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5 May 2004 Bone morphing with statistical shape models for enhanced visualization
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This paper addresses the problem of extrapolating extremely sparse three-dimensional set of digitized landmarks and bone surface points to obtain a complete surface representation. The extrapolation is done using a statistical principal component analysis (PCA) shape model similar to earlier approaches by Fleute et al. This extrapolation procedure called Bone-Morphing is highly useful for intra-operative visualization of bone structures in image-free surgeries. We developed a novel morphing scheme operating directly in the PCA shape space incorporating the full set of possible variations including additional information such as patient height, weight and age. Shape information coded by digitized points is iteratively removed from the PCA model. The extrapolated surface is computed as the most probable surface in the shape space given the data. Interactivity is enhanced, as additional bone surface points can be incorporated in real-time. The expected accuracy can be visualized at any stage of the procedure. In a feasibility study, we applied the proposed scheme to the proximal femur structure. 14 CT scans were segmented and a sequence of correspondence establishing methods was employed to compute the optimal PCA model. Three anatomical landmarks, the femoral notch and the upper and the lower trochanter are digitized to register the model to the patient anatomy. Our experiments show that the overall shape information can be captured fairly accurately by a small number of control points. The added advantage is that it is fast, highly interactive and needs only a small number of points to be digitized intra-operatively.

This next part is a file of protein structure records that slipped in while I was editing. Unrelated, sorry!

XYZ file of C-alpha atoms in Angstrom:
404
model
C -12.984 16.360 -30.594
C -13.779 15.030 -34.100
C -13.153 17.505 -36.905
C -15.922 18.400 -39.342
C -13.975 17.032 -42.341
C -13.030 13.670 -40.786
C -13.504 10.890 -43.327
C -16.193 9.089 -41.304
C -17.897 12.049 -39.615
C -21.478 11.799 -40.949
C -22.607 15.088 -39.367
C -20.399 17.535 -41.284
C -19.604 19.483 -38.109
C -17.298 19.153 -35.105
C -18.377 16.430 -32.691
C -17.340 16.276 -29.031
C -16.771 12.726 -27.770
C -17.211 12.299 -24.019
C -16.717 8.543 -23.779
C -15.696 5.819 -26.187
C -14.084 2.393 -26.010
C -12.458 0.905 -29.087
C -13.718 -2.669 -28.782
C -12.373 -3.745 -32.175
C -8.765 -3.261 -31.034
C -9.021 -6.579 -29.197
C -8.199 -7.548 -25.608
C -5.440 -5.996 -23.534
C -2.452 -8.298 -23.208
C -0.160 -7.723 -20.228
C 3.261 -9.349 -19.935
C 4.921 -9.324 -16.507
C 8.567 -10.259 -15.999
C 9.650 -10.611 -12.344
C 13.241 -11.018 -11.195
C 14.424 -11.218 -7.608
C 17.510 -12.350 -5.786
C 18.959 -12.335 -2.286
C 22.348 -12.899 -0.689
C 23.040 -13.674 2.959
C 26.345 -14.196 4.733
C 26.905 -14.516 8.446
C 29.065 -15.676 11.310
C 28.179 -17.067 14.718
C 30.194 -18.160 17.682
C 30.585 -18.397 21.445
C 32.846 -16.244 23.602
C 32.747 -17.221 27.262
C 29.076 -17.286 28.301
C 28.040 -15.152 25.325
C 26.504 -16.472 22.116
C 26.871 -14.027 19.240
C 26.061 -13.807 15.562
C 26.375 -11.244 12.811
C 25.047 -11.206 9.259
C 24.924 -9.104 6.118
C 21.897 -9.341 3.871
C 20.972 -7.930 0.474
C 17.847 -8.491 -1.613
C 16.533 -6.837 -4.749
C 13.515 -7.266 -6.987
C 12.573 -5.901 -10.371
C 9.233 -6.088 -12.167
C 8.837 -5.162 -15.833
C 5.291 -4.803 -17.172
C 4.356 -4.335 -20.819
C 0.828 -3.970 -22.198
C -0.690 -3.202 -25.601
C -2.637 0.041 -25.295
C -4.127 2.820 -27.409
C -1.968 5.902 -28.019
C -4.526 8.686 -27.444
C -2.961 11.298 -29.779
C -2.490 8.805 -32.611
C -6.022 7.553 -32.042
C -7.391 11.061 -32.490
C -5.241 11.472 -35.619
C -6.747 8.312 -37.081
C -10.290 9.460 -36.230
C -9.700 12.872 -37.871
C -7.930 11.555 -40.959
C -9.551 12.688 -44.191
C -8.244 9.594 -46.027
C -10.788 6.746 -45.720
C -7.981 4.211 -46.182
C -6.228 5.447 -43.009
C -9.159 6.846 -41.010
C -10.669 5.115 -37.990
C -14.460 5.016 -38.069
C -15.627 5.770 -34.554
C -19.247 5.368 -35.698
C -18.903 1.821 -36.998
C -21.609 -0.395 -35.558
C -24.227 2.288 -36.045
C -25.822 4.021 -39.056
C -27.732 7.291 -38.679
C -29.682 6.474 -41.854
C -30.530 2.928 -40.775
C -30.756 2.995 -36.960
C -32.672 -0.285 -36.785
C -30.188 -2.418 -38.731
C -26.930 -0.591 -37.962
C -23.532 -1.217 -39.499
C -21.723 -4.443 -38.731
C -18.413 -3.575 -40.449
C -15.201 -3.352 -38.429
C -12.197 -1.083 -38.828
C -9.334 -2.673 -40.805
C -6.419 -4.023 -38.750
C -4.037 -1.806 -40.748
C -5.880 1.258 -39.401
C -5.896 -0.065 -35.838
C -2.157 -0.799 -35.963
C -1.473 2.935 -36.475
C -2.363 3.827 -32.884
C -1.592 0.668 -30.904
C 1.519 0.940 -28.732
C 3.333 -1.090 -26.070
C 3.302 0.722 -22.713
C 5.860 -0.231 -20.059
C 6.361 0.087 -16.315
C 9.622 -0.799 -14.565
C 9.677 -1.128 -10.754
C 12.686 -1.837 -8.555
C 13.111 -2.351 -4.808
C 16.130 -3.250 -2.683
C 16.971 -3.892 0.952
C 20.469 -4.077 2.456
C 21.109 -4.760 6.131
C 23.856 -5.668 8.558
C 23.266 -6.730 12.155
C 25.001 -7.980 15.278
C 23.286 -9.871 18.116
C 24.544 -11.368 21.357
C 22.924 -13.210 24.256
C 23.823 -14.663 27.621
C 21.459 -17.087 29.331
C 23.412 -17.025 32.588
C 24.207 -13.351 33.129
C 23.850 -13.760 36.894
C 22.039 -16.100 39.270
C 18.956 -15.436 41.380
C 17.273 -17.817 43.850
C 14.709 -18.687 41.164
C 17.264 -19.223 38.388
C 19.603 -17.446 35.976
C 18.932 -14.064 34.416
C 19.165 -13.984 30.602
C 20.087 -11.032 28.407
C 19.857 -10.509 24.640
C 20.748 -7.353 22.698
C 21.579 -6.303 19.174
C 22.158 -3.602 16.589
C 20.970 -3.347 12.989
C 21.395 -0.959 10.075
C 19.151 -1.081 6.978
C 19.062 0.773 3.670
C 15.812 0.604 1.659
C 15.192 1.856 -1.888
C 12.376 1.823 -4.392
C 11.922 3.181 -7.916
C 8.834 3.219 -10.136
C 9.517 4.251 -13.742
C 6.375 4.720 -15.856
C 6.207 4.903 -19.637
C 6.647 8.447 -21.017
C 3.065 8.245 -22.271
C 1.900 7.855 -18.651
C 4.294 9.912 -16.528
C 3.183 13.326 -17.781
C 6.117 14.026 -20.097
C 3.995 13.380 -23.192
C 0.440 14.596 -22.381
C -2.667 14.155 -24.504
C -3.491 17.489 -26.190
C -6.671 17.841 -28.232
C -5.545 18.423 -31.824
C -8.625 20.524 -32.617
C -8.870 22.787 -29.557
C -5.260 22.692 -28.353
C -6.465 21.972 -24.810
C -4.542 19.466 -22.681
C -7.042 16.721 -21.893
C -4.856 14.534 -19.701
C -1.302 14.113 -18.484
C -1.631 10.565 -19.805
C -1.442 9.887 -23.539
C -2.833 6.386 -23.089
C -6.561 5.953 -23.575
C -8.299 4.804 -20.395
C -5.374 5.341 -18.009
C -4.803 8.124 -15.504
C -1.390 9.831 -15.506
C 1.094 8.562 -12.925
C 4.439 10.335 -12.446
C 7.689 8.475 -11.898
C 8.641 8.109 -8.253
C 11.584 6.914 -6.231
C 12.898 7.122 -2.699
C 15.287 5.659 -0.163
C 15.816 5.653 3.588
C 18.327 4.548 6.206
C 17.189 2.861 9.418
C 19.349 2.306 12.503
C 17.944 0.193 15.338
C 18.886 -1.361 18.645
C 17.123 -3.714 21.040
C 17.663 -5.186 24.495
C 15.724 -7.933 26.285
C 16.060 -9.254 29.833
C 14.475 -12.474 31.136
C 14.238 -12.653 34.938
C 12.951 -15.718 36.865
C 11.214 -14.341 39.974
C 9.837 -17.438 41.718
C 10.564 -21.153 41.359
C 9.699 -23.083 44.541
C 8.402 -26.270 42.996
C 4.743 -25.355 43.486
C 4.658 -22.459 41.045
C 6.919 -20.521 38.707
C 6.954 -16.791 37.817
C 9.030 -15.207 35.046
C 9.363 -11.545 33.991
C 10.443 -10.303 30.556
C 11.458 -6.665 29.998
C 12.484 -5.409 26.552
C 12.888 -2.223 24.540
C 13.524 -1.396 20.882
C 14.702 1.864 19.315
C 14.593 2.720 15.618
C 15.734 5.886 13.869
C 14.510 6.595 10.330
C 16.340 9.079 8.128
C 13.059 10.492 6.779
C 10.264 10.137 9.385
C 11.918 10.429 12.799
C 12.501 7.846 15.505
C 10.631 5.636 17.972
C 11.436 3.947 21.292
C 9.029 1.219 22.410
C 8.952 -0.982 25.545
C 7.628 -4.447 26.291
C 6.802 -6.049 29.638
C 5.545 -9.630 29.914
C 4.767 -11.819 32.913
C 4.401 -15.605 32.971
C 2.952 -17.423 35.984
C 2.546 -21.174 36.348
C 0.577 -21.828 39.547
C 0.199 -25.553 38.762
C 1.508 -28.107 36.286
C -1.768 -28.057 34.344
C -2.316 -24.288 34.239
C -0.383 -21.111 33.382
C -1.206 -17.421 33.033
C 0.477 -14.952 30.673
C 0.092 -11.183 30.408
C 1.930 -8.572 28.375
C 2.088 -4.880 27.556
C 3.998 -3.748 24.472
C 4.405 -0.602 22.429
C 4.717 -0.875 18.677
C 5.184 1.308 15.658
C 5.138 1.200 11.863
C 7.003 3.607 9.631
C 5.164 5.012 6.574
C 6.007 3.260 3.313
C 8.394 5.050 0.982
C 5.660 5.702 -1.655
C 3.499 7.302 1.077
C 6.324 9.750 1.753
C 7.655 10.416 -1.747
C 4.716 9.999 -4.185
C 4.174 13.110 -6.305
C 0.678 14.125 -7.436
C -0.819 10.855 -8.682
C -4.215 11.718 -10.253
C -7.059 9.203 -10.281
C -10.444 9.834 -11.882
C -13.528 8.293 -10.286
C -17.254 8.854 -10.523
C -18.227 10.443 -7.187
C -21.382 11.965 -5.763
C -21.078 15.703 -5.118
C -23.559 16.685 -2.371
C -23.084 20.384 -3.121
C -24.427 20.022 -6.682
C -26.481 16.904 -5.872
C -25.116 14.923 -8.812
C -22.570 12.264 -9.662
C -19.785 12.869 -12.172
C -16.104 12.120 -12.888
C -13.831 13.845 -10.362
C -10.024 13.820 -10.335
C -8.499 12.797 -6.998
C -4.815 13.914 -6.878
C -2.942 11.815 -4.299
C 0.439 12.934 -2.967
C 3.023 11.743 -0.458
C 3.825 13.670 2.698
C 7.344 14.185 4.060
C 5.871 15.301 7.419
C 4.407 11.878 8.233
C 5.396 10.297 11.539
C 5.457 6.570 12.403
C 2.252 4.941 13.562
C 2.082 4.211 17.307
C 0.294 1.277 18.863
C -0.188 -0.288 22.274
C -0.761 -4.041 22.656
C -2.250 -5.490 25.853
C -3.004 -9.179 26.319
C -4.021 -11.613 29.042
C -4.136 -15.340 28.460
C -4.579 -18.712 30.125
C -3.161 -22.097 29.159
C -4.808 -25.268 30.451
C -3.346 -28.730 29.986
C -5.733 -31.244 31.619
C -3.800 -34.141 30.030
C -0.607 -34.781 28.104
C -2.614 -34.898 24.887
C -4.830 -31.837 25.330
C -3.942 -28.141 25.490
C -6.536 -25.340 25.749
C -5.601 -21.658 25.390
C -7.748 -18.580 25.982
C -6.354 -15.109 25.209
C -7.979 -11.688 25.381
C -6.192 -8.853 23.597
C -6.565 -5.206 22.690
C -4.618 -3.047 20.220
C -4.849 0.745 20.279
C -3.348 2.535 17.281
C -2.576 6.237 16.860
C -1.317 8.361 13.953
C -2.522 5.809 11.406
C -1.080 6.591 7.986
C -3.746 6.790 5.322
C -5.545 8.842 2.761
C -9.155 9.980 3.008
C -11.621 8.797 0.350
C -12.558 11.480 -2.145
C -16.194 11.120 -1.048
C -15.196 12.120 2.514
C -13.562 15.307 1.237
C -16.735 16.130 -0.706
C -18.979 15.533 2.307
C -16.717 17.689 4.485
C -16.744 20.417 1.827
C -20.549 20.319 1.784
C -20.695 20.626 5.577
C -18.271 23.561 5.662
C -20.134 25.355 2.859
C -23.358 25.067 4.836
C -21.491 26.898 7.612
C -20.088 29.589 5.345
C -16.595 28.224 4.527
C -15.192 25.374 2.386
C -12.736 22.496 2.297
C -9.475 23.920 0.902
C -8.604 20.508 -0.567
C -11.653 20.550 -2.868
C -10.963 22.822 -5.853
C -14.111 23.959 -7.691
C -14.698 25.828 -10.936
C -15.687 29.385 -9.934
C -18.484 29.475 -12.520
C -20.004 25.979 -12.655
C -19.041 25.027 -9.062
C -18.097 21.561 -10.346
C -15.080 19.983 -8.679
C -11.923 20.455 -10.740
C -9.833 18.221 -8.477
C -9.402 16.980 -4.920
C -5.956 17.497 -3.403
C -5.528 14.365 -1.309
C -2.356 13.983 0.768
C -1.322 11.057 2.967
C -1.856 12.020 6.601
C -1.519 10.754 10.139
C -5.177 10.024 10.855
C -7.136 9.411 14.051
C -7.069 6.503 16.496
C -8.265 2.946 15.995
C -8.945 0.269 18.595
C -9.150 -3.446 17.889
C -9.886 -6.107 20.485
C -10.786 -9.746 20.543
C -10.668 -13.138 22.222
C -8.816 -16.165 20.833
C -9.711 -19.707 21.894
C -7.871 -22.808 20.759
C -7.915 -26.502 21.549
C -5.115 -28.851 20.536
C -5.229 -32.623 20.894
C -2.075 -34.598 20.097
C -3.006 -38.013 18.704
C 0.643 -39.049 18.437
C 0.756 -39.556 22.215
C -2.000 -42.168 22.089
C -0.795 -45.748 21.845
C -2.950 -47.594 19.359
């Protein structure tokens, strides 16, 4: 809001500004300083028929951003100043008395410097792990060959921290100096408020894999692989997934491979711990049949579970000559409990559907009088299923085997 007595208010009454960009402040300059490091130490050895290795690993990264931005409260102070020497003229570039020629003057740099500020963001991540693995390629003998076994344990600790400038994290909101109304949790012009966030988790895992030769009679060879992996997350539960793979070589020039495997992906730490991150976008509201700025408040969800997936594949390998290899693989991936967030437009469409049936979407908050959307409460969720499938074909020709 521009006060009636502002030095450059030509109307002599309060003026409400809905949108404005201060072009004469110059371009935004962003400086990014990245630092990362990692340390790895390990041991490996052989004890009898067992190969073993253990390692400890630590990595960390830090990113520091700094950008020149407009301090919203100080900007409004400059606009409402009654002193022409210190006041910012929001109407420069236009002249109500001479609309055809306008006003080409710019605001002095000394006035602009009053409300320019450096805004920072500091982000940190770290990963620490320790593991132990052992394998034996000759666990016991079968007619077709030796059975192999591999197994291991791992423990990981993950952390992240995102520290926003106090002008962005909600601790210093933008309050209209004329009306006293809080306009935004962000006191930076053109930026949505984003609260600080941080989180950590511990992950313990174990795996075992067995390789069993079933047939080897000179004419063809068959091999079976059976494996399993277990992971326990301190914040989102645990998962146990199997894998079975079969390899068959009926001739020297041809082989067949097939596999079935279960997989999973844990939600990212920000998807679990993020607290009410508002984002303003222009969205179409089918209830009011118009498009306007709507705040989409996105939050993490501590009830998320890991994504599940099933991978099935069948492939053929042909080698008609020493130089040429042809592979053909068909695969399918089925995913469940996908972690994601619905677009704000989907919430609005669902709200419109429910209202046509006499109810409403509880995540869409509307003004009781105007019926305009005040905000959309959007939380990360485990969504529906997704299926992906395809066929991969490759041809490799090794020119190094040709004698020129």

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Kumar T. Rajamani, Johannes Hug, Lutz Peter Nolte, and Martin Styner "Bone morphing with statistical shape models for enhanced visualization", Proc. SPIE 5367, Medical Imaging 2004: Visualization, Image-Guided Procedures, and Display, (5 May 2004);

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